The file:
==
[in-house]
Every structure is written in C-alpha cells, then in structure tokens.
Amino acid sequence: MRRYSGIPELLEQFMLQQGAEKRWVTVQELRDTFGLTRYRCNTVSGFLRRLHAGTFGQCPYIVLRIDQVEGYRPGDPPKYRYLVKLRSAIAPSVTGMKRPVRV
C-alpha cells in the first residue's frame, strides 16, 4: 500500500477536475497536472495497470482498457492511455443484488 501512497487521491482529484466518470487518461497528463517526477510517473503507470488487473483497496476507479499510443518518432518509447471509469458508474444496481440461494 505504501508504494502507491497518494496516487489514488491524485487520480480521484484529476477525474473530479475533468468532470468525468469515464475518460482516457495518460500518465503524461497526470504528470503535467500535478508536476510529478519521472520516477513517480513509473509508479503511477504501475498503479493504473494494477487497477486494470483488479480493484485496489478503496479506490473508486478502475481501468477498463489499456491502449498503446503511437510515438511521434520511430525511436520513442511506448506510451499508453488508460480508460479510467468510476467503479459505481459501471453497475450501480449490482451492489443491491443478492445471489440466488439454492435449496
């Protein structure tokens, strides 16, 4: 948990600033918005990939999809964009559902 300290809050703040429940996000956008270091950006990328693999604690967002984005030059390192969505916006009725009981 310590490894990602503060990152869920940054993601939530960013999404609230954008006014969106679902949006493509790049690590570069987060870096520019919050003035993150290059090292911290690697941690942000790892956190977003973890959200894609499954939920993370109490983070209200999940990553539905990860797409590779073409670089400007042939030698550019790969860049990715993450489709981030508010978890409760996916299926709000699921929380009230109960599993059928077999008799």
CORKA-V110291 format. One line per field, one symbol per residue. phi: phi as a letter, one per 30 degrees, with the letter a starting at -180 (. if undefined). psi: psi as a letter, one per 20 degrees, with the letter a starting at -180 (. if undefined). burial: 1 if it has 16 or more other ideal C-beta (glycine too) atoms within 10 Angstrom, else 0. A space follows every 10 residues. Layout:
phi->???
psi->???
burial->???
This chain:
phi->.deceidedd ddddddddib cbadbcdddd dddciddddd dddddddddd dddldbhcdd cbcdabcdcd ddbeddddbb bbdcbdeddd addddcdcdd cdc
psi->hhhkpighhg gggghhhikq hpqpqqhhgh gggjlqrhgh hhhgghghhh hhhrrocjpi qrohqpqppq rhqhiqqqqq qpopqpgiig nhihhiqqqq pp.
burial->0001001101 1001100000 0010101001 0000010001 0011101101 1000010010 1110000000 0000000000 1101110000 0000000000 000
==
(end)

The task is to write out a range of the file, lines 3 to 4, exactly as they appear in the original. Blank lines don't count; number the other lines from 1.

Amino acid sequence: MRRYSGIPELLEQFMLQQGAEKRWVTVQELRDTFGLTRYRCNTVSGFLRRLHAGTFGQCPYIVLRIDQVEGYRPGDPPKYRYLVKLRSAIAPSVTGMKRPVRV
C-alpha cells in the first residue's frame, strides 16, 4: 500500500477536475497536472495497470482498457492511455443484488 501512497487521491482529484466518470487518461497528463517526477510517473503507470488487473483497496476507479499510443518518432518509447471509469458508474444496481440461494 505504501508504494502507491497518494496516487489514488491524485487520480480521484484529476477525474473530479475533468468532470468525468469515464475518460482516457495518460500518465503524461497526470504528470503535467500535478508536476510529478519521472520516477513517480513509473509508479503511477504501475498503479493504473494494477487497477486494470483488479480493484485496489478503496479506490473508486478502475481501468477498463489499456491502449498503446503511437510515438511521434520511430525511436520513442511506448506510451499508453488508460480508460479510467468510476467503479459505481459501471453497475450501480449490482451492489443491491443478492445471489440466488439454492435449496